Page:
Civil groups decry delay in regulations for tobacco act


Worried by the delay in enforcing regulations of the National Tobacco Control Act 2015, civil society groups in the country have alerted on attempts by the tobacco industry to stymie the formulation of implementing its guidelines and regulations.

The groups, which include the Environmental Rights Action (ERA), Campaign for Tobacco-free Kids and Gatefield, warned that the delay in the implementation of the Act was the handiwork of moles of the tobacco industry in government agencies and ministries.

They, therefore, demanded the immediate investigation of the alleged leaks of confidential documents relating to the regulations of the Act in one of the ministries.

Deputy Executive Director of ERA, Akinbode Oluwafemi, said that just like in Kenya and Uruguay, the tobacco industry was involved in subversion of policies by coercing government officials to advocate on their behalf, interfering in policymaking through trade committees and third parties, as well as aggressively lobbying and bribing policymakers.

He pointed out that the first attempt to thwart the implementation of the policy was a public notice by the Initiative for Public Policy Analysis (IPPA), which casted doubt on the integrity of members of the National Tobacco Control Committee (NATOCC)- advisors to the minister of Health on how to implement the Act.

He added that the latest was a suspicious Amendment Bill by a member of the House of Representatives, which sought to vest the implementation of the NTC Act with the National Agency for Food and Drugs Administration and Control (NAFDAC).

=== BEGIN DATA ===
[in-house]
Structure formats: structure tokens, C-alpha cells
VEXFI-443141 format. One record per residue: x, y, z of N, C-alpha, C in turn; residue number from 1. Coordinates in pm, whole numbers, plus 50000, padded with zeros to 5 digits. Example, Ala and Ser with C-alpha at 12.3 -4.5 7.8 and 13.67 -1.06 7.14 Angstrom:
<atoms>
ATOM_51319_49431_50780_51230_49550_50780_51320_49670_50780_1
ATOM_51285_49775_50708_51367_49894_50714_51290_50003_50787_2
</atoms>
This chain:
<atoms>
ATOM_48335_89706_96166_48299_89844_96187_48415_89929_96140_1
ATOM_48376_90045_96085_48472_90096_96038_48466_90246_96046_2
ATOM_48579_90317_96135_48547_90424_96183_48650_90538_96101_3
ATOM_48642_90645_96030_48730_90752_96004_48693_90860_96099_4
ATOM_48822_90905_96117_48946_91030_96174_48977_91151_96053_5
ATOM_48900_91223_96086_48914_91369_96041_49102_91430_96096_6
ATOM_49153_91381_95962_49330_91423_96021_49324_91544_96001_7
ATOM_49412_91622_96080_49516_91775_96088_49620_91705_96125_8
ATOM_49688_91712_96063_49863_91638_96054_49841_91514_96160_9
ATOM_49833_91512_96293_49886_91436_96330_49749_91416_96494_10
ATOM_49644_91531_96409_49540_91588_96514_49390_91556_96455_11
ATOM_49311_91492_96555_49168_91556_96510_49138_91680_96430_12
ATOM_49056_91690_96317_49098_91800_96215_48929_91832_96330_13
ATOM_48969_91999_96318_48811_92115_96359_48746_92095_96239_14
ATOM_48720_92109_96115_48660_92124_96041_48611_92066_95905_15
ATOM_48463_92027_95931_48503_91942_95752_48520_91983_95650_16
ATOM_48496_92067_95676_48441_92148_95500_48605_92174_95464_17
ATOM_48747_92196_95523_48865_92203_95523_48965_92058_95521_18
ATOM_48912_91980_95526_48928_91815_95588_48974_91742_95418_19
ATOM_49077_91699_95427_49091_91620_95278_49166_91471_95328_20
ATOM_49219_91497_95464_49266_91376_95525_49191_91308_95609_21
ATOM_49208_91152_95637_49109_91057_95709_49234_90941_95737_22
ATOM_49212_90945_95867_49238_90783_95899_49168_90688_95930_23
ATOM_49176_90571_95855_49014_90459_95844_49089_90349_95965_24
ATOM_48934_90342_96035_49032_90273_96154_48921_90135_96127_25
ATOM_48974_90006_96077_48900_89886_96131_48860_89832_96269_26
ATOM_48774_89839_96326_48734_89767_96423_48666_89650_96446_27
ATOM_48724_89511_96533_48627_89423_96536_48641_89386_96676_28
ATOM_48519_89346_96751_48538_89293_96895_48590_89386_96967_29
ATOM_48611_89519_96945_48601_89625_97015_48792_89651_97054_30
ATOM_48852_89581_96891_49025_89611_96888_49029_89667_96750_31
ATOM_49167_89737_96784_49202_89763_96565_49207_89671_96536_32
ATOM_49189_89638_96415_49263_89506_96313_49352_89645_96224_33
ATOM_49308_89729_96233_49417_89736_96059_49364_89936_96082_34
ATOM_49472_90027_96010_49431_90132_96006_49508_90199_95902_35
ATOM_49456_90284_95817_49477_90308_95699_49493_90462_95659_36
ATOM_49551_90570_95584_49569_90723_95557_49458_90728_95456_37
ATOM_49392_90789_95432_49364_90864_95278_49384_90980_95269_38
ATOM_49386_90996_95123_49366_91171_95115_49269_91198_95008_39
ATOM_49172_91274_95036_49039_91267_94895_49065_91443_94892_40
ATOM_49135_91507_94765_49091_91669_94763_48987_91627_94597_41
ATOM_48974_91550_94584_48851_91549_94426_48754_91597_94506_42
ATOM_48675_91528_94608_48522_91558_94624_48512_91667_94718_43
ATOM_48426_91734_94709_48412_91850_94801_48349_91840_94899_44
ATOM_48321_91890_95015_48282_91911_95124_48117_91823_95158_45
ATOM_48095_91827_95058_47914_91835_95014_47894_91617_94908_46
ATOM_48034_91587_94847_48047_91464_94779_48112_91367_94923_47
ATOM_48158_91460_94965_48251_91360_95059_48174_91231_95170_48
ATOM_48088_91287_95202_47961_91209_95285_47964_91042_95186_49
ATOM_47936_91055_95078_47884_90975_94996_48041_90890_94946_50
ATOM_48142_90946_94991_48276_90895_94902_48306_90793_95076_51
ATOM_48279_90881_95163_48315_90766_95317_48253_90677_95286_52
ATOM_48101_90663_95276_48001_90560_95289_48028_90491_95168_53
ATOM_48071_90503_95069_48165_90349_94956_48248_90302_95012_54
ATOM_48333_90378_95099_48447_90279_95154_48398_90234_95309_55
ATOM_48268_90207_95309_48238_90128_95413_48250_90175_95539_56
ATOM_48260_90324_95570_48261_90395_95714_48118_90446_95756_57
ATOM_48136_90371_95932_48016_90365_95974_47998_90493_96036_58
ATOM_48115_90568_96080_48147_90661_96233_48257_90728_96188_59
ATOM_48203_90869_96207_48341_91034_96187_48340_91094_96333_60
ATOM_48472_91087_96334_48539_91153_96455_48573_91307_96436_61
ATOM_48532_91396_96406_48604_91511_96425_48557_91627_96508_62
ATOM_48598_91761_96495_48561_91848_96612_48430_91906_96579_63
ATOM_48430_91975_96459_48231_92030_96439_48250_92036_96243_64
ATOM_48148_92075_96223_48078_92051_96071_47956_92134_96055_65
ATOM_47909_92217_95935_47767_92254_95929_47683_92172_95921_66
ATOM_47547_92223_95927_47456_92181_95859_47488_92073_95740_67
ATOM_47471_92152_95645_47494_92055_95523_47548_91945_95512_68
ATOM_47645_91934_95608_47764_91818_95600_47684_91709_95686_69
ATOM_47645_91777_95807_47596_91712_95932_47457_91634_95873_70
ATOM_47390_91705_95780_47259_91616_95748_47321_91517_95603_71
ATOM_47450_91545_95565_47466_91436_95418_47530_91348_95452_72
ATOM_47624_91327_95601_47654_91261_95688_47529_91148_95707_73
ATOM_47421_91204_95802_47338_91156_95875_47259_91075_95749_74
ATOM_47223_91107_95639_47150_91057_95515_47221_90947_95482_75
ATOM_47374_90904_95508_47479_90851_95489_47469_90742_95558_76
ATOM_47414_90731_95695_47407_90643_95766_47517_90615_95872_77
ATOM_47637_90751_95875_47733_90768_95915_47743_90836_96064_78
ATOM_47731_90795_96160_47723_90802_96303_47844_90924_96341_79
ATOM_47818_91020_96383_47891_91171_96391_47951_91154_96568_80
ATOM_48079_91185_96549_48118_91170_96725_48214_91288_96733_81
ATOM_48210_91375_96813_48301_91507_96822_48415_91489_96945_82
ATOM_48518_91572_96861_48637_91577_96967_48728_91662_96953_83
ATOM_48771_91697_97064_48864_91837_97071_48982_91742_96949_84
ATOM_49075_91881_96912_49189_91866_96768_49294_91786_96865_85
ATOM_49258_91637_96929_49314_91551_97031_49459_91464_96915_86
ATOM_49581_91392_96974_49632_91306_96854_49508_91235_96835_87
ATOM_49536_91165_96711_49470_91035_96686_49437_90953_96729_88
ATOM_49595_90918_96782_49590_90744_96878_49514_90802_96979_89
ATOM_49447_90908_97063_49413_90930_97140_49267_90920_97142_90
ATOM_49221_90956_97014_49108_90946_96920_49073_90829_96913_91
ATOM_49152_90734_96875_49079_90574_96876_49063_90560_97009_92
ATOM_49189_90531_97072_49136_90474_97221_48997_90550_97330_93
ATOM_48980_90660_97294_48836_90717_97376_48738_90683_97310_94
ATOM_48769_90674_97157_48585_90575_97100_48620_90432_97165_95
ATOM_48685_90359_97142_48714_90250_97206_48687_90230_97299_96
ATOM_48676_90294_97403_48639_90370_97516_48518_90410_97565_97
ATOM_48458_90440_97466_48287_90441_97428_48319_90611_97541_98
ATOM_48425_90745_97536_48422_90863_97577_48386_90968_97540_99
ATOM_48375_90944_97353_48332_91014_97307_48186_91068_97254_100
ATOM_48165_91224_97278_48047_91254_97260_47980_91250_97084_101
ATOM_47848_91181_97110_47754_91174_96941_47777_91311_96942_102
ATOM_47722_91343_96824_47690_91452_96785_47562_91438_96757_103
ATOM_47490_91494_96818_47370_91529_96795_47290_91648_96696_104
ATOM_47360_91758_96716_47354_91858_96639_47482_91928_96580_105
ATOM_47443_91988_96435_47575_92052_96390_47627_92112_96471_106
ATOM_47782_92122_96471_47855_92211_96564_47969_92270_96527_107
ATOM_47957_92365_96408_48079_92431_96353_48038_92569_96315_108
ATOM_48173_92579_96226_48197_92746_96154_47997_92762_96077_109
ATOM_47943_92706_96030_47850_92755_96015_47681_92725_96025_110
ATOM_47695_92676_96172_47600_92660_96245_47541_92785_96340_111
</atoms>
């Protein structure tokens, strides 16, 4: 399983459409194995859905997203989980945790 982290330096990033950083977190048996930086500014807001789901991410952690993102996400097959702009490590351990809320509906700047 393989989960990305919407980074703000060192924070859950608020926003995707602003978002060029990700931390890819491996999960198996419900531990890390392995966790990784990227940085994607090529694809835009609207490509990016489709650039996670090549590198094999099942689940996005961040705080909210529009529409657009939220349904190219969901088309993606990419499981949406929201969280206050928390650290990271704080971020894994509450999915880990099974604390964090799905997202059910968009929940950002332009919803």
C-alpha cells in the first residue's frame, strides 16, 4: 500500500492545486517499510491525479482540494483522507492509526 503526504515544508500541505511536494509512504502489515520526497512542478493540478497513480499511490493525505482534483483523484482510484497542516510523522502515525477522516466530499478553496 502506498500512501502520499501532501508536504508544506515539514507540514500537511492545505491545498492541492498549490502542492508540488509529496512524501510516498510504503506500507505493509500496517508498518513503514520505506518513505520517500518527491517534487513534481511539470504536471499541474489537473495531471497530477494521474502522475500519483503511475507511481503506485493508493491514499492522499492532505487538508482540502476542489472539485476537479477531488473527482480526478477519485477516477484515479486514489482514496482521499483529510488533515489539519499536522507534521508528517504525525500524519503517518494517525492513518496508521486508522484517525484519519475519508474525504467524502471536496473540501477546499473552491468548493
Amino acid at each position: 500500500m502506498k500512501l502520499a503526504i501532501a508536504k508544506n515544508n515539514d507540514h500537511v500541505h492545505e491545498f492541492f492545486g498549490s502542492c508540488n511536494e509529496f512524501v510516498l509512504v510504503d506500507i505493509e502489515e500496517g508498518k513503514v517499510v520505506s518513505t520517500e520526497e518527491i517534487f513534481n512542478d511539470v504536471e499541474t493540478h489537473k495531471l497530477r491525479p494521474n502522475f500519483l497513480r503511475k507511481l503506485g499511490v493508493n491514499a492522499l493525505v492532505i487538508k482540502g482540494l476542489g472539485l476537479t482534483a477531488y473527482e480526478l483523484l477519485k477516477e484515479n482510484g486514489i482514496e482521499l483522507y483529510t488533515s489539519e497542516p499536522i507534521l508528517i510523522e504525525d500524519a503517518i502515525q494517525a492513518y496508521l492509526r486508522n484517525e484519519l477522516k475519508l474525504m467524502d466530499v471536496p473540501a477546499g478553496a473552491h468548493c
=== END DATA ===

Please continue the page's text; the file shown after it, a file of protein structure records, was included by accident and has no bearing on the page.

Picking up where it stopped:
Hilda Ochefu of the Campaign for Tobacco-Free Kids also spoke on recent trends in the global tobacco control community, including a new report that showed that there was significant reduction in tobacco-induced smoking in countries implementing the global treaty on tobacco measures, while West Africa, with low implementation, was experiencing increase.

Ochefu explained that Nigeria needs to lead others to ensure implementation of tobacco control policies, as the global community was watching Nigeria to take on the leadership role.

She insisted that Nigeria cannot afford to continue to delay implementation of the NTC-Act and the adoption of strong and effective regulations.Adewunmi Emoruma of Gatefield said the tobacco industry’s marketing of tobacco products to the youths and the allure in tobacco products coming in flavours spells doom for the younger generation of Africans who may take to smoking.


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